Government to review pay clawback protections amid Carillion controversy
It comes amid concerns that Carillion relaxed its clawback terms in 2016.
The Government is looking to quash company efforts to protect executive bonuses amid criticism of Carillion’s pay policies following its controversial collapse.
Business Secretary Greg Clark confirmed plans to review the so-called clawback provisions while being quizzed by the Business and Pensions Committees on Wednesday morning.
It comes amid concerns that Carillion relaxed its clawback terms in 2016, meaning that cash and share bonuses could only be recovered if the firm’s results were misstated or the executive was “guilty of gross misconduct”.
Even then, that provision would only affect the bonuses awarded for the year when the misconduct or misstatement took place.
They're referred to as antecedent recovery powers, they need to be updated to address the new changes that have become part of practice and that is exactly what we're doing. Business Secretary Greg Clark
MPs asked Mr Clark whether this trend was a concern and if there were plans to override similar policies, given that correspondence with professional service firm Deloitte revealed it was a common market practice among FTSE 250 firms at the time.
Mr Clark said: “This is absolutely our intention.
“They’re referred to as antecedent recovery powers, they need to be updated to address the new changes that have become part of practice and that is exactly what we’re doing.”
Concerns were also raised about overall levels of executive pay at Carillion before it went bust, but Mr Clark said the responsibility rested on shareholders to “hold directors to account”.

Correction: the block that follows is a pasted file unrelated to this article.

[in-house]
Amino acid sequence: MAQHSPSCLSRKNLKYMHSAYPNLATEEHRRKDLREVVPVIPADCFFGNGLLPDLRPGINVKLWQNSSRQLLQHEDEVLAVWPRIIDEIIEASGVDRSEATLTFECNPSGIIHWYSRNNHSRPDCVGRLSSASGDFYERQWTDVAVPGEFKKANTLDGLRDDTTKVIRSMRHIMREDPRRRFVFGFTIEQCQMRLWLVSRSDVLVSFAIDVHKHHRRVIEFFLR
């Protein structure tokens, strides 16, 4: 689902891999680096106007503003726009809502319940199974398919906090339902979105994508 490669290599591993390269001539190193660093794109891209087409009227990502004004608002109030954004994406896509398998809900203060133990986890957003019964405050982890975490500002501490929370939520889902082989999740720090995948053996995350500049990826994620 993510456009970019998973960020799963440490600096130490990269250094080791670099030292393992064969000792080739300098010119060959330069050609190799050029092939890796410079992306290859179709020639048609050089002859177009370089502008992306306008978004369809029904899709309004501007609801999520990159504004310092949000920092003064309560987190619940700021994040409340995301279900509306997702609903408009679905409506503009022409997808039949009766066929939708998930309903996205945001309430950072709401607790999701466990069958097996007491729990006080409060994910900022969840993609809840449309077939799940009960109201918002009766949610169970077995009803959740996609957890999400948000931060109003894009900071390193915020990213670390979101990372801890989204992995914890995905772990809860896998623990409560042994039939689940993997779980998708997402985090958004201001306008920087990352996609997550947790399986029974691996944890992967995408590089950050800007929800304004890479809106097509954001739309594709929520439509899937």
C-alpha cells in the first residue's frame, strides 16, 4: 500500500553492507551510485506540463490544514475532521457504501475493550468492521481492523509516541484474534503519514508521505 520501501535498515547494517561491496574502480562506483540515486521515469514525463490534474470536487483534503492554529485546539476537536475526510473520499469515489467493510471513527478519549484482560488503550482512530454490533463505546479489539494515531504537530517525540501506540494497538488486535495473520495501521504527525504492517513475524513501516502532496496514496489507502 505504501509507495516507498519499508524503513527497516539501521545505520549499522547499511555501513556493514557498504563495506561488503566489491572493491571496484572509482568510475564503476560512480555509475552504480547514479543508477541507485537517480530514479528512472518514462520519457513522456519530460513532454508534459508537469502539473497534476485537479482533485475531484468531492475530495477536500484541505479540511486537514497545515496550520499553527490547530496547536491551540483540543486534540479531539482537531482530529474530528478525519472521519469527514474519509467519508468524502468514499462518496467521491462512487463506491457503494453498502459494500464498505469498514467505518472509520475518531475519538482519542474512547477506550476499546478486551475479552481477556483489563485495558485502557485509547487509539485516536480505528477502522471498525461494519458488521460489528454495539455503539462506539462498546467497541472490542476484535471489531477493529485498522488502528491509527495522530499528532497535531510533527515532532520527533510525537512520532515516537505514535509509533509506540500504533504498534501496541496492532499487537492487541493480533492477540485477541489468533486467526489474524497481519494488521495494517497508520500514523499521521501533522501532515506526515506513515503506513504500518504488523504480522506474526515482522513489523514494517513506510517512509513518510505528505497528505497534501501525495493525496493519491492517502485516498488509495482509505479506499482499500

The Business Secretary went on to defend the Government’s own handling of the collapse, which he said managed to soften the blow to public services.
Carillion had around 450 contracts with the Government, which represented around 38% of the company’s revenues in 2016.
“A lot of focus was made by my colleagues in minimising the consequences for the public on that and I think that’s had some success,” Mr Clark added.
He admitted that lessons should be learned from “every corporate failure” but stopped short of calling for a complete overhaul of the Government’s relationship with outsourcing firms.
“I’ve seen a view expressed that, for example, looking at the size of the balance sheet of a company might be something that is given greater prominence in procurement decisions.
“Now there’s an obvious argument for that – the more robust the balance sheet, the more resilient it might be.”
A string of big hitters from PwC, which is overseeing a wind-down of Carillion, were also facing questions from MPs.
The Committee pushed Mr Clark on whether the Big Four accounting firms should be broken up after the debacle.
Figures show the four groups – EY, Deloitte, PwC and KPMG – collectively pocketed more than £70 million in the decade running up to Carillion’s collapse.
“I don’t want to answer that without considering advice on the consequences,” Mr Clark said.
“In general I agree … that more competition tends to act in the interests of consumers and innovation. When you have a concentrated market, that is not a good state of affairs.”
He assured MPs that he “will take an interest in whether further reforms are needed”, including the suggestion for a break-up.